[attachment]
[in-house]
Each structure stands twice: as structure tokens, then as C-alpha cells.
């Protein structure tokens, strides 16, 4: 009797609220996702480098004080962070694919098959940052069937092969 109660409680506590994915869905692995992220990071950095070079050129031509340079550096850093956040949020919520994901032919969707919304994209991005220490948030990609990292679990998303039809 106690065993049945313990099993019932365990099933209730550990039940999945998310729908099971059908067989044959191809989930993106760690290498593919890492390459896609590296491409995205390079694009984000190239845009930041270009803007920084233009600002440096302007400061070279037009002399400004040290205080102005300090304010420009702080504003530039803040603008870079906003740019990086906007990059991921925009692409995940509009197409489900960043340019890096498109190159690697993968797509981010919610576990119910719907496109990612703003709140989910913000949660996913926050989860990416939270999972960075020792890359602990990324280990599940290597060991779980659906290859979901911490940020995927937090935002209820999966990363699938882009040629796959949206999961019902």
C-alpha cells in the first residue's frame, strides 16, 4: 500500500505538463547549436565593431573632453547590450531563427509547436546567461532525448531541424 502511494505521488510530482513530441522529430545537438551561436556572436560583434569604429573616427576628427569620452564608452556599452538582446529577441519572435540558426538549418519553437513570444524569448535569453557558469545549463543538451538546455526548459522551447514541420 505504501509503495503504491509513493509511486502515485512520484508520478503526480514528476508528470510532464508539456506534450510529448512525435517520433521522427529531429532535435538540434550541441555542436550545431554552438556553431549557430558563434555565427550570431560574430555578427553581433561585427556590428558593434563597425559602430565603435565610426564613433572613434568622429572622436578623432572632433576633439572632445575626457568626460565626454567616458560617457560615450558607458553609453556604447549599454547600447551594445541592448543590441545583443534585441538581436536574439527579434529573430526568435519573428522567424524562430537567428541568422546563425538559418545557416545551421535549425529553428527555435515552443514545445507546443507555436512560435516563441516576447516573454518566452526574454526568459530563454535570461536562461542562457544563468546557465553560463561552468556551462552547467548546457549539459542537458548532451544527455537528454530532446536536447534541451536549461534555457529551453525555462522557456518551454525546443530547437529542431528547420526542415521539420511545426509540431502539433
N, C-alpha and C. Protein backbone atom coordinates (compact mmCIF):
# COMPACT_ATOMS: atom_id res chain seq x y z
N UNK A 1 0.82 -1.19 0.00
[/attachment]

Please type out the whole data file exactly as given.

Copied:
[in-house]
Each structure stands twice: as structure tokens, then as C-alpha cells.
């Protein structure tokens, strides 16, 4: 009797609220996702480098004080962070694919098959940052069937092969 109660409680506590994915869905692995992220990071950095070079050129031509340079550096850093956040949020919520994901032919969707919304994209991005220490948030990609990292679990998303039809 106690065993049945313990099993019932365990099933209730550990039940999945998310729908099971059908067989044959191809989930993106760690290498593919890492390459896609590296491409995205390079694009984000190239845009930041270009803007920084233009600002440096302007400061070279037009002399400004040290205080102005300090304010420009702080504003530039803040603008870079906003740019990086906007990059991921925009692409995940509009197409489900960043340019890096498109190159690697993968797509981010919610576990119910719907496109990612703003709140989910913000949660996913926050989860990416939270999972960075020792890359602990990324280990599940290597060991779980659906290859979901911490940020995927937090935002209820999966990363699938882009040629796959949206999961019902």
C-alpha cells in the first residue's frame, strides 16, 4: 500500500505538463547549436565593431573632453547590450531563427509547436546567461532525448531541424 502511494505521488510530482513530441522529430545537438551561436556572436560583434569604429573616427576628427569620452564608452556599452538582446529577441519572435540558426538549418519553437513570444524569448535569453557558469545549463543538451538546455526548459522551447514541420 505504501509503495503504491509513493509511486502515485512520484508520478503526480514528476508528470510532464508539456506534450510529448512525435517520433521522427529531429532535435538540434550541441555542436550545431554552438556553431549557430558563434555565427550570431560574430555578427553581433561585427556590428558593434563597425559602430565603435565610426564613433572613434568622429572622436578623432572632433576633439572632445575626457568626460565626454567616458560617457560615450558607458553609453556604447549599454547600447551594445541592448543590441545583443534585441538581436536574439527579434529573430526568435519573428522567424524562430537567428541568422546563425538559418545557416545551421535549425529553428527555435515552443514545445507546443507555436512560435516563441516576447516573454518566452526574454526568459530563454535570461536562461542562457544563468546557465553560463561552468556551462552547467548546457549539459542537458548532451544527455537528454530532446536536447534541451536549461534555457529551453525555462522557456518551454525546443530547437529542431528547420526542415521539420511545426509540431502539433
N, C-alpha and C. Protein backbone atom coordinates (compact mmCIF):
# COMPACT_ATOMS: atom_id res chain seq x y z
N UNK A 1 0.82 -1.19 0.00